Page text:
How to Use the macOS Terminal: A Beginners’ Guide

Macos Terminal Keyboard

There’s nothing more fear-inducing for a regular user than having to use the macOS Terminal. This is in part because it doesn’t look inviting, and it’s often considered a “hacker’s tool,” though nothing could be further from the truth.

In this post, we show you how to use the macOS Terminal, how you can customize it to your liking, and whether there are any better alternatives on the market.

Introducing the macOS Terminal

In short, the macOS Terminal is a way to talk to the computer on a deeper level than you could achieve through a Graphical User Interface (GUI). It’s a holdover from pre-graphical displays, although it’s vital for many day-to-day and advanced tasks.

The macOS Terminal.

You’ll use a Terminal with a specific “shell.” This is an interpreter, command language, and scripting language rolled into one. You don’t need to know more than which shell your Terminal uses. For macOS Catalina users and later, you’ll use the Z shell (zsh). Older systems will use the Bash shell.

Using the Terminal can help you achieve many basic (and not-so-basic) tasks. For example:

  • Create file and folder hierarchies quickly.
  • Browse the Web with a little work.
  • Log in to your site from within the Terminal if you run a website.
  • Use package managers to install and update software from the Terminal.
  • Many ways to program within the Terminal, with Python interpreter being one example.
  • Run programs from within the Terminal, too.

Though, before you can do any of this, you need to know how to get around. We cover this next.

How to Navigate the macOS Terminal

The Terminal itself is simple to use. The title bar will show you details on the current user and directory, and the prompt screen is where you type commands and read the output.

A basic Terminal screen.

You can also open new tabs within the macOS Terminal, and they represent separate shell windows.

Opening new tabs within the Terminal.

This also extends to new windows.

Opening multiple windows with the Terminal.

We talk some more about some of the other screens within the macOS Terminal later. For now, let’s run through how to use it.

Basic Shell Commands You Need to Know

The basic concept of using the macOS Terminal is that you give commands to move around your hard drive and perform an action. As such, there is a basic set of commands you’ll want to write to your own memory.

cd <directory>Move to the named directory or path.
lsDisplays the folders in the current working directory or one you name.
rm <object>Remove (i.e. delete) a named file or directory. If you use the -r option, it will remove all of the files and folders within a directory.
mkdir <object>This creates a directory with a specified name in the current working directory.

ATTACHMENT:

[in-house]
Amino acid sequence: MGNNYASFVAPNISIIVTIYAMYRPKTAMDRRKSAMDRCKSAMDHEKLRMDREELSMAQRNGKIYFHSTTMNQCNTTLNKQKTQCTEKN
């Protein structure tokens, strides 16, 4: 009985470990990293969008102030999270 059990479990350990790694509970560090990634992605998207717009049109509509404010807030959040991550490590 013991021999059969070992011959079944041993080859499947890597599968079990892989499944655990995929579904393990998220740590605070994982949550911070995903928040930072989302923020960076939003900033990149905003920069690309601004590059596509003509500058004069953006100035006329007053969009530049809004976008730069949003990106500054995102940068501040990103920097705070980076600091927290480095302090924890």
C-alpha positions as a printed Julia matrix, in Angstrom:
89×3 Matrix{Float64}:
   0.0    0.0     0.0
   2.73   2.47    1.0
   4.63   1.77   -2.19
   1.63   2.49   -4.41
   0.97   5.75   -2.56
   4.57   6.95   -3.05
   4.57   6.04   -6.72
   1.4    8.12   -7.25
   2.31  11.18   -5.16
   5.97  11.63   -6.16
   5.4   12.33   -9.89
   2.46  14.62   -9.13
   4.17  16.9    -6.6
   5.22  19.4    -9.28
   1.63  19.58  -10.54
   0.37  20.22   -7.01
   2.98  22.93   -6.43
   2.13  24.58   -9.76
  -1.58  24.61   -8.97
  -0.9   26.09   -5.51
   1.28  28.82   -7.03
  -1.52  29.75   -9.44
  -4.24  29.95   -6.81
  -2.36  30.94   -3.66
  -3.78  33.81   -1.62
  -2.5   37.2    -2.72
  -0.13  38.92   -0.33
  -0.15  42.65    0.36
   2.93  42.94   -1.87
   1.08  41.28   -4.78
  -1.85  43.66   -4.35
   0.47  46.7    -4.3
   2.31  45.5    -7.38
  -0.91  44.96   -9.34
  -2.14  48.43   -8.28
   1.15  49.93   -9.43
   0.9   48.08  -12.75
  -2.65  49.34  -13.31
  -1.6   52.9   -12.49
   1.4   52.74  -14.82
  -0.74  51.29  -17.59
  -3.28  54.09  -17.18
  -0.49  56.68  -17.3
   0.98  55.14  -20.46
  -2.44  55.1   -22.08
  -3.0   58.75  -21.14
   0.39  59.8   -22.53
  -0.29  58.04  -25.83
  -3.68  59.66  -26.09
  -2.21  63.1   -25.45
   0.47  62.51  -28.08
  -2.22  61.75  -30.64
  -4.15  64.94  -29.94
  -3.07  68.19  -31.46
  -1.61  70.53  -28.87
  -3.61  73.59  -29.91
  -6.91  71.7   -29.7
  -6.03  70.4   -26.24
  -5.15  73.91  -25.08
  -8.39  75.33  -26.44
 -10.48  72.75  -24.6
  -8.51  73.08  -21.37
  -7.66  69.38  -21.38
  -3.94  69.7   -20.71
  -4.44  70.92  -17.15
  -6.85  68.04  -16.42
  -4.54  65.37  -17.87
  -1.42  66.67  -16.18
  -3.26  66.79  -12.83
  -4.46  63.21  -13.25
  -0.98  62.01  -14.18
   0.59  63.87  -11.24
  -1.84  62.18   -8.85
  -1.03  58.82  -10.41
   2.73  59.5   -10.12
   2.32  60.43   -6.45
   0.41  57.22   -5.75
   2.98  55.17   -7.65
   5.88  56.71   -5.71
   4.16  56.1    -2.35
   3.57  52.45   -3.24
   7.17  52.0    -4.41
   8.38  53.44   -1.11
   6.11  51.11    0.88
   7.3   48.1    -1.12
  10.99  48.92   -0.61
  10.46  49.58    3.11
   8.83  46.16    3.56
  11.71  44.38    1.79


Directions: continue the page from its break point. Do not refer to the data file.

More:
touch <object>This creates a file in the current working directory. Remember to also tack the file extension onto your named file.
sudo <action>If you want to run an action as a root administrator would, sudo is the command you need. In fact, it’s a program, not a command. Even so, it’s dangerous to use, so it should be used with caution.

These commands will get you around your filesystem quickly and help perform simple actions. There are also many other commands, and specific programs will add their own commands in too. For example, if you want to find your current installed version of Python, you would type python --version into the Terminal and press Enter.

How to Customize the macOS Terminal

In its default state, the Terminal is a bland and monochrome tool that doesn’t look inviting. If you head to the Preferences (using Command + ,), you have a wealth of tools to help you customize the macOS Terminal.

The Terminal Preferences screen.

Here, you can change the font type and size, the color scheme, the cursor style, and much more.

We have a full article on customizing the Terminal, including how to edit your zsh profile like a pro – it’s worth a read once you have the basics down.

Alternatives to the Default Terminal

For most users, the macOS Terminal is a solid and powerful tool. After all, it’s what it can do for you, not how it looks. Though, some users prefer a different Terminal app depending on their needs.

For example, iTerm2 is a popular choice for many, as it lets you use split panes and perform search.

The iTerm2 logo.

In fact, we’ve looked at a bunch of alternatives to the macOS Terminal in the past. Even so, there are more still to choose from – Upterm and MacTerm are also popular.

In Summary

If you’d like to find a faster way to work with macOS, the Terminal is a great way to do it. With a handful of commands, you can zip around your hard drive quickly with a greater amount of power at your fingertips than a GUI could give you.

If you want to learn more about the zsh shell in general, we have an article to help you. Will you use the Terminal more after reading this article? Let us know in the comments section below!

Tom Rankin
Tom Rankin

Tom Rankin is a quality content writer for WordPress, tech, and small businesses. When he's not putting fingers to keyboard, he can be found taking photographs, writing music, playing computer games, and talking in the third-person.

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